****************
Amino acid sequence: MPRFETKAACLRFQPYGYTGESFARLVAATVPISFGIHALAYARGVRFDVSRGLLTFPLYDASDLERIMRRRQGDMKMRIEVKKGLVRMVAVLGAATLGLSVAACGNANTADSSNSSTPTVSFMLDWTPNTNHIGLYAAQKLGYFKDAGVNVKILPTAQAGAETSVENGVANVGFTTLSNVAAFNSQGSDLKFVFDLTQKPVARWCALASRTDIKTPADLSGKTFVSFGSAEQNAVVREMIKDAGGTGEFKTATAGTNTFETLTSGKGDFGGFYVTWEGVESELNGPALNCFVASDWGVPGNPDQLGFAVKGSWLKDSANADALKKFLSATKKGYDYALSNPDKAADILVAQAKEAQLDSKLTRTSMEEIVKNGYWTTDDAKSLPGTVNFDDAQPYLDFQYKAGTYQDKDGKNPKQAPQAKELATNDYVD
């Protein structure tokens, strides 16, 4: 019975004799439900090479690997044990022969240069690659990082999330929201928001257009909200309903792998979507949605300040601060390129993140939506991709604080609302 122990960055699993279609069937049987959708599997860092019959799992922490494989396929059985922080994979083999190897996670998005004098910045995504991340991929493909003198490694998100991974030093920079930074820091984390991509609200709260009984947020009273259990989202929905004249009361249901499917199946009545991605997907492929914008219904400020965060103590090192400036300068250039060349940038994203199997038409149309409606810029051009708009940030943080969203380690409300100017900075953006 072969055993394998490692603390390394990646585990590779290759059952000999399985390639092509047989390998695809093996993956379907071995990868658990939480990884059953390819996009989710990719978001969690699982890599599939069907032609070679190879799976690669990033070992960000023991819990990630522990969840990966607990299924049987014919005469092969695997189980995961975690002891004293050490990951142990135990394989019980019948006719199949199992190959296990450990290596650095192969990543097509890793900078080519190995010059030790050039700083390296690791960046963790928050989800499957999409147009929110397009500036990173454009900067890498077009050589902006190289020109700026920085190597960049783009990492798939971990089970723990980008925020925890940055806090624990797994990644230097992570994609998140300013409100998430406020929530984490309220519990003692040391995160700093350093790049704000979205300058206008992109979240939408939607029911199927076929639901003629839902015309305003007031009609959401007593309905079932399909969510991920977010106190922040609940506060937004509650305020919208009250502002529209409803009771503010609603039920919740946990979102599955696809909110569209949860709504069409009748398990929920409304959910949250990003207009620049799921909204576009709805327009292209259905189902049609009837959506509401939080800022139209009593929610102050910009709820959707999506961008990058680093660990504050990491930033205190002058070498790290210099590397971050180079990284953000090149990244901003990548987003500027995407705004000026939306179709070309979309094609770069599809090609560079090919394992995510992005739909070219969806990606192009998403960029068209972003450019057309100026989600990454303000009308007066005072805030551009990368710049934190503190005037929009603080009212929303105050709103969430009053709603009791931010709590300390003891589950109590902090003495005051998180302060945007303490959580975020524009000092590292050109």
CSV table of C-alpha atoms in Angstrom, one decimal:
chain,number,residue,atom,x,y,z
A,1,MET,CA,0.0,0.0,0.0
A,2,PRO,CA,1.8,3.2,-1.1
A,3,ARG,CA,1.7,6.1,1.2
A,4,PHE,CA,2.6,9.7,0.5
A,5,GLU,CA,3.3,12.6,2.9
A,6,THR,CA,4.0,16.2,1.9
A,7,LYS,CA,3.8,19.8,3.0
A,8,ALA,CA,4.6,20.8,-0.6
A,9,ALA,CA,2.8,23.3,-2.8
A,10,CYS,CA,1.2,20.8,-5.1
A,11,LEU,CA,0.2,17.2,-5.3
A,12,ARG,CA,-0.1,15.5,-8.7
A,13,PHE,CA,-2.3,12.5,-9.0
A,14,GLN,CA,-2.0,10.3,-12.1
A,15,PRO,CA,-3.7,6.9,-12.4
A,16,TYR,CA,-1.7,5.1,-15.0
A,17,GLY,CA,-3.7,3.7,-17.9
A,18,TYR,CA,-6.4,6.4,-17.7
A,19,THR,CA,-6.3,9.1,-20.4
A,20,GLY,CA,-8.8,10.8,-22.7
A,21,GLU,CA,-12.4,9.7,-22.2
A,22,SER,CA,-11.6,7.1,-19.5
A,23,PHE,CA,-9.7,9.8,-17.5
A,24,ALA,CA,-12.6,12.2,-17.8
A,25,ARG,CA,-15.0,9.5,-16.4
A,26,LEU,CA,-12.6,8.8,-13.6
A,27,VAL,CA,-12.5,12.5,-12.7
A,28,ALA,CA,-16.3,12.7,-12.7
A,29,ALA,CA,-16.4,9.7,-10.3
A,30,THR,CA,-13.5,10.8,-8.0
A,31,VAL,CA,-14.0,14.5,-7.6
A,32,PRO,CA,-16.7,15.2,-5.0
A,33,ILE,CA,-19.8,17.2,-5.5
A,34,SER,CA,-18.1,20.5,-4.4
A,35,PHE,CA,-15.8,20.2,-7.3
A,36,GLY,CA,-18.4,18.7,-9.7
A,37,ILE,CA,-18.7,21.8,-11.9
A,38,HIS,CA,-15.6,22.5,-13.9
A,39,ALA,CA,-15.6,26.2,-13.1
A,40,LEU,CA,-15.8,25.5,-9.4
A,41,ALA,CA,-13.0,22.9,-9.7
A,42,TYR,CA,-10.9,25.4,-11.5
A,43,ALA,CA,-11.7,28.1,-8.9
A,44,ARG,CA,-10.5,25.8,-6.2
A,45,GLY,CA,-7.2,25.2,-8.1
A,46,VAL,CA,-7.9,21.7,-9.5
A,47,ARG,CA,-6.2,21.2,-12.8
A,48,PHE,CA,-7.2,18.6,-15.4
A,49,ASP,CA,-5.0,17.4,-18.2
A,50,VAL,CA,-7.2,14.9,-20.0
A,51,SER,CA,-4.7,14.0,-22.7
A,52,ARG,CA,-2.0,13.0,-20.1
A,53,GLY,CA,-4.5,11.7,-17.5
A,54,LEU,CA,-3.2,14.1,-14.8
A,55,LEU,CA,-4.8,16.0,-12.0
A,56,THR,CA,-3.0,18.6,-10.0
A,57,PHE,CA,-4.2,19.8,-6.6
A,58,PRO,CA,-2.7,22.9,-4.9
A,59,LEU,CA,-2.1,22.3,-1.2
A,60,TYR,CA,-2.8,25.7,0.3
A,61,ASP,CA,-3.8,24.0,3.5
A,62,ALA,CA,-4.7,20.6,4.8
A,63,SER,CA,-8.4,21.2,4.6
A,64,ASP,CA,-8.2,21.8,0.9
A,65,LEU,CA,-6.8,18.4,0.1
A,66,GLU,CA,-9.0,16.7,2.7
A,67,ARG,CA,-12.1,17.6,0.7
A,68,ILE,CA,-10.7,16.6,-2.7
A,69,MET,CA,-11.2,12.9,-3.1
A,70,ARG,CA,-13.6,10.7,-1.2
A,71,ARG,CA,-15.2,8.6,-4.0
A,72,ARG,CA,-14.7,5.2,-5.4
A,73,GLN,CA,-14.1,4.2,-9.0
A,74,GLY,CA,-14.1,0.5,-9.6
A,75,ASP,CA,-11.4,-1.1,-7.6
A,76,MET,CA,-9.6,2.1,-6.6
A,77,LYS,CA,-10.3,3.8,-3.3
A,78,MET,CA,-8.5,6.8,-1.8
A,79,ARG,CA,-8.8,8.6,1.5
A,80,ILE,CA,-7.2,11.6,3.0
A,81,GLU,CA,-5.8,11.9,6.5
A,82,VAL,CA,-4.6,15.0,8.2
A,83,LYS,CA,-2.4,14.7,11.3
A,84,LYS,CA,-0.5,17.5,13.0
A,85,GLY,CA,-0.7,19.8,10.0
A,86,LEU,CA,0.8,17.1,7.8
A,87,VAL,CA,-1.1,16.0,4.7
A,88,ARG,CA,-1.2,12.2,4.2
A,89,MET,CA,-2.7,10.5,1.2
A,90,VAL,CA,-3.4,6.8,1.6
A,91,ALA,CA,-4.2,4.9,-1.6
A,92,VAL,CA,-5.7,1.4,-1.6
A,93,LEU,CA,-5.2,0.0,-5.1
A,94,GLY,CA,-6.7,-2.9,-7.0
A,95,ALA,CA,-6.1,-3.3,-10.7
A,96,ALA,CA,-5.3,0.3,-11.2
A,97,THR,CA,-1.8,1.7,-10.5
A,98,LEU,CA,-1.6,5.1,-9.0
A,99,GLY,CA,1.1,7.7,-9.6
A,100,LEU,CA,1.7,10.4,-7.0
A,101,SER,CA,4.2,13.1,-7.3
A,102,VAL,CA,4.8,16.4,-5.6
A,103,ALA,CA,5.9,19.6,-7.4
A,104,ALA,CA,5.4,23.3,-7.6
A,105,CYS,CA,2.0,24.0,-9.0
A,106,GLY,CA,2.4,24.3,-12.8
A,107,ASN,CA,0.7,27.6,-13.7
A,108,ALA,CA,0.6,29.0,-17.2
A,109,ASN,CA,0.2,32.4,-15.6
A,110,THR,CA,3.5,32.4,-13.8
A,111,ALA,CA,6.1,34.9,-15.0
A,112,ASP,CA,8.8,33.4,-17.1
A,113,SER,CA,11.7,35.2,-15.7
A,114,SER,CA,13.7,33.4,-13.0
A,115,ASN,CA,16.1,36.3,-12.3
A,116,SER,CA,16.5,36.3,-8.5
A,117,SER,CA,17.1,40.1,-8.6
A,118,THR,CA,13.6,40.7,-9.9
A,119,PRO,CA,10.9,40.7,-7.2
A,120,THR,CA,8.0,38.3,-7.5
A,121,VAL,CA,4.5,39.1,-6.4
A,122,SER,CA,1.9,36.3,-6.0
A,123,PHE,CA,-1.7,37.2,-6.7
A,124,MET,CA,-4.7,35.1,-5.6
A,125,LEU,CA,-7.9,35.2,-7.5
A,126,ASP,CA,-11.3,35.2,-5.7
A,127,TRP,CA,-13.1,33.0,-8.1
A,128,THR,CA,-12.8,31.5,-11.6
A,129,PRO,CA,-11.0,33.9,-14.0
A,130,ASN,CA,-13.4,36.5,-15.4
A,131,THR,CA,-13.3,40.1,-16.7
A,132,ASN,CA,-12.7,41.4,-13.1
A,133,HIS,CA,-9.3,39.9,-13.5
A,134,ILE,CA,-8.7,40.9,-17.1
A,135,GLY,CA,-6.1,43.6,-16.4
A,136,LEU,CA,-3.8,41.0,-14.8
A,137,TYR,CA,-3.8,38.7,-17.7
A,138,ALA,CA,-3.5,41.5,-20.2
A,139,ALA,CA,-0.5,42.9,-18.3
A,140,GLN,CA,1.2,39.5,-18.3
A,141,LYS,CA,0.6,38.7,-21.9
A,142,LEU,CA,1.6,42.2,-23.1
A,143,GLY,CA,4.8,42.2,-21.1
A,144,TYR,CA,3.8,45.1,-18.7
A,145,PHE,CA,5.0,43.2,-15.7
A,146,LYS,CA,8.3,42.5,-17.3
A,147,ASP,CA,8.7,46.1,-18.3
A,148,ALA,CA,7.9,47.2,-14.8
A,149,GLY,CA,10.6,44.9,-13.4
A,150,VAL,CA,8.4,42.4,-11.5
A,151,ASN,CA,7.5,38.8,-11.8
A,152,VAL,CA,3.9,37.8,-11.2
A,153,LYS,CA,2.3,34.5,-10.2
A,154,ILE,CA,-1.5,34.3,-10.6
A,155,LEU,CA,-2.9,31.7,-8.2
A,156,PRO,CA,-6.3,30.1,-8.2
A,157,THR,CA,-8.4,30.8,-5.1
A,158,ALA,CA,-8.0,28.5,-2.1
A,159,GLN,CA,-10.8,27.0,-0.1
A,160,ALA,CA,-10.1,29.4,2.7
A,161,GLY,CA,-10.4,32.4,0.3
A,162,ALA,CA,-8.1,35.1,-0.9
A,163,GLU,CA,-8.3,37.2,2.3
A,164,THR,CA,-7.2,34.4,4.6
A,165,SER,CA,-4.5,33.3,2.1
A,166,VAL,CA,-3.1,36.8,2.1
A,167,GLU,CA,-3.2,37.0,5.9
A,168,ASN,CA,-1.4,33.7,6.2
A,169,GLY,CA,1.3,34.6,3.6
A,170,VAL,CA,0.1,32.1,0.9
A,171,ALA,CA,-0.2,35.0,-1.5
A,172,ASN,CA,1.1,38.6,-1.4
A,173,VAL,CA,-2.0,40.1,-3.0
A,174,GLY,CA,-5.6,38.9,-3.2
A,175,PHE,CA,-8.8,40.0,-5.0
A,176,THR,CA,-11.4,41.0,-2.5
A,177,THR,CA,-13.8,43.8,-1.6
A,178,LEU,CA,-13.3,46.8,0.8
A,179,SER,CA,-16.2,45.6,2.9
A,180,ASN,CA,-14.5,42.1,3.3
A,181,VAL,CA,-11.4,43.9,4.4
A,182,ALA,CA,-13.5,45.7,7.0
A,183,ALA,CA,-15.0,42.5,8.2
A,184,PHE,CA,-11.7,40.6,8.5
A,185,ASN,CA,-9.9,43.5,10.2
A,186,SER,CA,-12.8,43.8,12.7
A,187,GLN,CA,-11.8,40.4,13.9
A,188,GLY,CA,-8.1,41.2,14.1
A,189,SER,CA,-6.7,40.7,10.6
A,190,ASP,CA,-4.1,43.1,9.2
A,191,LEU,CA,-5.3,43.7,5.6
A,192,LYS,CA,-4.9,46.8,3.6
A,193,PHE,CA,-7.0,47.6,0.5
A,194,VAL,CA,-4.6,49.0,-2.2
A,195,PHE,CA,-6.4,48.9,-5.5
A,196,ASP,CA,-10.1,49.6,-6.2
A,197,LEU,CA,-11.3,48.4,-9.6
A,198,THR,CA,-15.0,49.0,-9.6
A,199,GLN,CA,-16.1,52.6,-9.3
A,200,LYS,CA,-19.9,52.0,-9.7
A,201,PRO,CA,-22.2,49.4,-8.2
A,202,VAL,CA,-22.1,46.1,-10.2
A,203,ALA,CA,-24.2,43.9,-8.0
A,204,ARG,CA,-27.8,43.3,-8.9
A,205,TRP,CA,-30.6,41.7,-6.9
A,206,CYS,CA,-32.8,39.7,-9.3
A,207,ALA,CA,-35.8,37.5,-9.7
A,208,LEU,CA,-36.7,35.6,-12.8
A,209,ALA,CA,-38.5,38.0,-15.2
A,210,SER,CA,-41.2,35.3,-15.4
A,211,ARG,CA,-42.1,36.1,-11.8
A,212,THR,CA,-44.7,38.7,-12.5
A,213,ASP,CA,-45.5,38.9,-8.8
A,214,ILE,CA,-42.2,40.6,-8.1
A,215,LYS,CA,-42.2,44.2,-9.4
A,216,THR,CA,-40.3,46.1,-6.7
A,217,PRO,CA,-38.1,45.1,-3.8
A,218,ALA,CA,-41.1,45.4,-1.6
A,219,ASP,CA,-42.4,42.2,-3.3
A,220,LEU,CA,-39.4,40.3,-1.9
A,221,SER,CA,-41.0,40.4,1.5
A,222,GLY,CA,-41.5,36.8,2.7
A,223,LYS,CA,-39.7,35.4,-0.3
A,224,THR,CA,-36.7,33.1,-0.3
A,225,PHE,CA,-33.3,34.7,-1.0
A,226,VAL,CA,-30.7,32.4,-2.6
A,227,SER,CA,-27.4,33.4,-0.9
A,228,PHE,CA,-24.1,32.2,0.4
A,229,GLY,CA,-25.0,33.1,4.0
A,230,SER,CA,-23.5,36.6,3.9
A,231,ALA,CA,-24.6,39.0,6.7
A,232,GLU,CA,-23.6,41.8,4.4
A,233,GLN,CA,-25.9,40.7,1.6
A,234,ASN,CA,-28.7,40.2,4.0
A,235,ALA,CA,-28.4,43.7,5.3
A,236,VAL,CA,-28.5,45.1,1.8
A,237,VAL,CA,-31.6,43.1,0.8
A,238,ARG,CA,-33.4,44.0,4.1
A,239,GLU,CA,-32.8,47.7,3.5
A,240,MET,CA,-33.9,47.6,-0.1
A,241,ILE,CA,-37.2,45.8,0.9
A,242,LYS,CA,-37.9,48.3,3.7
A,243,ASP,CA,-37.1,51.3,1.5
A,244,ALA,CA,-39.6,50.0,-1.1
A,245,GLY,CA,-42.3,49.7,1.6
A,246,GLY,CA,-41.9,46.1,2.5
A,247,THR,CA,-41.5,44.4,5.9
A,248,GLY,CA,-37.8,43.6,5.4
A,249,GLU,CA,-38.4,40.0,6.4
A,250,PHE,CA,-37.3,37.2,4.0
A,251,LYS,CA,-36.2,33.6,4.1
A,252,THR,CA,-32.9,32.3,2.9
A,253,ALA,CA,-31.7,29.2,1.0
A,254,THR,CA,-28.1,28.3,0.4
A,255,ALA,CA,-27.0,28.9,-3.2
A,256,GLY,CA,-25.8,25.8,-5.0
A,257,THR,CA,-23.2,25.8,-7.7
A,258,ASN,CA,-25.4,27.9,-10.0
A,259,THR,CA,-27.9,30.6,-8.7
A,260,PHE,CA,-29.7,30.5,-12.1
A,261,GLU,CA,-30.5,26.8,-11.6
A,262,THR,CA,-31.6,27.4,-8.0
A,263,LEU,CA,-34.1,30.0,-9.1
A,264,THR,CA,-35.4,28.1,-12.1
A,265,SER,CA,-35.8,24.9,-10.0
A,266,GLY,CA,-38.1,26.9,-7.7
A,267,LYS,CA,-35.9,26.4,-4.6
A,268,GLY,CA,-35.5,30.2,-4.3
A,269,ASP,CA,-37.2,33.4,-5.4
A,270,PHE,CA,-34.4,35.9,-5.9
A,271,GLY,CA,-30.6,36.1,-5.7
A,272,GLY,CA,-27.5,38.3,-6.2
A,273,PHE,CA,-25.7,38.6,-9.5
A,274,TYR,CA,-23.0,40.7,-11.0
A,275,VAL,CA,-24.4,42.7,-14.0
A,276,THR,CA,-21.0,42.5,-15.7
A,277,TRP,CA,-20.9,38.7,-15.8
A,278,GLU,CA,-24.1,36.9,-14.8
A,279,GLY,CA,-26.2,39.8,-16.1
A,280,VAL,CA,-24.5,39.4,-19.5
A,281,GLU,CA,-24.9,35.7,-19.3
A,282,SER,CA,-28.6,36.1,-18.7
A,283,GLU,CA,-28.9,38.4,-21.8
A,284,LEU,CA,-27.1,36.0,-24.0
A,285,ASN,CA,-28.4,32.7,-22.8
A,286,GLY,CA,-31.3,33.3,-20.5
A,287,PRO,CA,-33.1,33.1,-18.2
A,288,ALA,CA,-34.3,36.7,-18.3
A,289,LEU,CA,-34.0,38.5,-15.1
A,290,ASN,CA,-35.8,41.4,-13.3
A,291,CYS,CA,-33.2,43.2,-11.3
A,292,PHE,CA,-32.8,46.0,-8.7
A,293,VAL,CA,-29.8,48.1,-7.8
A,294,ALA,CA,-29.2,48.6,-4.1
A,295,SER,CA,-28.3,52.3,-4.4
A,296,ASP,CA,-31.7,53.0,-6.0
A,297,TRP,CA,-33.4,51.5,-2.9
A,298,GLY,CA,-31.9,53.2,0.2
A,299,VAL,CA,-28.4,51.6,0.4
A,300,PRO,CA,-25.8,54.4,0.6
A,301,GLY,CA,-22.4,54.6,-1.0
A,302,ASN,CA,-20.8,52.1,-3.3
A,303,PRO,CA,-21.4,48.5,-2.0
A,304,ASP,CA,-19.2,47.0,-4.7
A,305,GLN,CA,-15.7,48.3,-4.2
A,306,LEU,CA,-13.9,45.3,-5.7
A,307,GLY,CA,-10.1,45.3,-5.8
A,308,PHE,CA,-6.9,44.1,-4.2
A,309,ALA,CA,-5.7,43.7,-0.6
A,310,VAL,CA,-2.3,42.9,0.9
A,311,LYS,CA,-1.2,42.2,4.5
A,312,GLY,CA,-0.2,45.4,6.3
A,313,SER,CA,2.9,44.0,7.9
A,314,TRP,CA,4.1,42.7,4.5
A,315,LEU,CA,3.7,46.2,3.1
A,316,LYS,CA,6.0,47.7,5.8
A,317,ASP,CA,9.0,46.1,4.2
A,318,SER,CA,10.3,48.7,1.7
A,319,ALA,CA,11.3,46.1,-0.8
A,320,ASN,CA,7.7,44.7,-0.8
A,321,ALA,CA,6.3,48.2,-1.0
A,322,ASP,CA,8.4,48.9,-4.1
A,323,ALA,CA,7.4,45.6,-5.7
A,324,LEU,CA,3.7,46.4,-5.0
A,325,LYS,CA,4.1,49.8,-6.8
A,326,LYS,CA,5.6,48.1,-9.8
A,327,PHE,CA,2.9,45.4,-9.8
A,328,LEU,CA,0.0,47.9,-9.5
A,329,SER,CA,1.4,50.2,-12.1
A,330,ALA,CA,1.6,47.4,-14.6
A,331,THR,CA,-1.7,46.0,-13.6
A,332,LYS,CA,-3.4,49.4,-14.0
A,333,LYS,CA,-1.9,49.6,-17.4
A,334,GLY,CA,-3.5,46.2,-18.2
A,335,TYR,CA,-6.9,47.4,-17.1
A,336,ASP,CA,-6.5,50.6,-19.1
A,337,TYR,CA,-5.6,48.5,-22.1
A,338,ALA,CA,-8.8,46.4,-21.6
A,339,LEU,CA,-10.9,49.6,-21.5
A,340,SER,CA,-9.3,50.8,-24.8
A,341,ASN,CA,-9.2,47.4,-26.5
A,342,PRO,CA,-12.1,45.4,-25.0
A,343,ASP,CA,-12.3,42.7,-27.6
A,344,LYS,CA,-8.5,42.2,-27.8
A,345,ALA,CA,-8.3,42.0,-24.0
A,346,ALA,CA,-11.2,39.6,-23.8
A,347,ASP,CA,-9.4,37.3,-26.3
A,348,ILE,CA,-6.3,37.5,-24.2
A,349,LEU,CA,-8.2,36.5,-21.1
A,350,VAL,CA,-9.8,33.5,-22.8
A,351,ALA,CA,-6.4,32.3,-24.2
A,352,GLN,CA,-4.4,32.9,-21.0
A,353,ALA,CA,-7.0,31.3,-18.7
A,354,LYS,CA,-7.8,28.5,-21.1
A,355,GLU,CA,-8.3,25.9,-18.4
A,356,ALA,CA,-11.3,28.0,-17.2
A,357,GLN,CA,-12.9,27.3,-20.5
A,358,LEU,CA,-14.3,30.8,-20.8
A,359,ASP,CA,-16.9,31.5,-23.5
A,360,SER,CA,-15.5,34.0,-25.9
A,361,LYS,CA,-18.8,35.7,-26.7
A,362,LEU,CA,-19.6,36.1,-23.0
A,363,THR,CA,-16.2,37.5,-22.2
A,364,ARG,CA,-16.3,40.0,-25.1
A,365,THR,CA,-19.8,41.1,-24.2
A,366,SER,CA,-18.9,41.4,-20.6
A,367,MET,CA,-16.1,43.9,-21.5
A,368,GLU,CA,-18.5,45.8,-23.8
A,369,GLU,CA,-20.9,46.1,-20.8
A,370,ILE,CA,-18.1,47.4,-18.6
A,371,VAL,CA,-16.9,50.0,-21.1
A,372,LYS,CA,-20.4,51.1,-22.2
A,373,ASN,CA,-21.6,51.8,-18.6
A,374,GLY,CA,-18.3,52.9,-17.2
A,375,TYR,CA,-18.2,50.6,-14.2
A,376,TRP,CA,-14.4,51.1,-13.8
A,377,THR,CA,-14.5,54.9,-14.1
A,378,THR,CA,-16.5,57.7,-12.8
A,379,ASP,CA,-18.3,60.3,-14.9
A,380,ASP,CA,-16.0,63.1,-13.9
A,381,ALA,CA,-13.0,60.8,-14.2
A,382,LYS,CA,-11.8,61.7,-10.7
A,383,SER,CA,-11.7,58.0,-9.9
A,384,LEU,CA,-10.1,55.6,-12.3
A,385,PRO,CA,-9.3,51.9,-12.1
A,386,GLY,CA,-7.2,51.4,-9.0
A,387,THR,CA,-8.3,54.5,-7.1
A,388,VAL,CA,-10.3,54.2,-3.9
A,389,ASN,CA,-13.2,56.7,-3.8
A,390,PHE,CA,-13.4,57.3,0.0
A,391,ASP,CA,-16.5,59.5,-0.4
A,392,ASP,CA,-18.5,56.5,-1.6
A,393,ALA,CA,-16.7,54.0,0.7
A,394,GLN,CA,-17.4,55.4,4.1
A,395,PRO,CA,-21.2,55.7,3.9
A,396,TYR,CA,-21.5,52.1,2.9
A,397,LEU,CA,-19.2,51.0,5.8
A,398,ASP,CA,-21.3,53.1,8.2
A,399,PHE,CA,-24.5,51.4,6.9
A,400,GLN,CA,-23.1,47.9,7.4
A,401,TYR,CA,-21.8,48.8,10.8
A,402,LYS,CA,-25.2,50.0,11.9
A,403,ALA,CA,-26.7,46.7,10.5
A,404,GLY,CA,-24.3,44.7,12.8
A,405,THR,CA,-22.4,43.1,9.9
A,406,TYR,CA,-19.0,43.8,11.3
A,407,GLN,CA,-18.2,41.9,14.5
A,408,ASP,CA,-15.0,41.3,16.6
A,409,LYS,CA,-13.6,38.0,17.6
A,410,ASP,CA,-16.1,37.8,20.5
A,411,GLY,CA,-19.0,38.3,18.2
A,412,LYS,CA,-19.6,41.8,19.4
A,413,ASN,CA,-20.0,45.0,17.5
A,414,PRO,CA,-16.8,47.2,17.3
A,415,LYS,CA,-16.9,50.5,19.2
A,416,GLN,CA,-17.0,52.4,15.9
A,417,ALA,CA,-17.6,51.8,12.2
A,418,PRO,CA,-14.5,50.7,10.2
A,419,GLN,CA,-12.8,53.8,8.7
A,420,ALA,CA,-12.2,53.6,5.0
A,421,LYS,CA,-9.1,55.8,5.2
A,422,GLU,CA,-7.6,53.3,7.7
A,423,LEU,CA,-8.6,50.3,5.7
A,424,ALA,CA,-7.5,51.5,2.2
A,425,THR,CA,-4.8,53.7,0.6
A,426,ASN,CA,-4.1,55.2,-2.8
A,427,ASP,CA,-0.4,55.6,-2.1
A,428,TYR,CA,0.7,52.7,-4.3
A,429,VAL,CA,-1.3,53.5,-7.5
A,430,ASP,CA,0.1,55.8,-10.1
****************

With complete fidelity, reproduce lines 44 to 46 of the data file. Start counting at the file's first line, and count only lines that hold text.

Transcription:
A,40,LEU,CA,-15.8,25.5,-9.4
A,41,ALA,CA,-13.0,22.9,-9.7
A,42,TYR,CA,-10.9,25.4,-11.5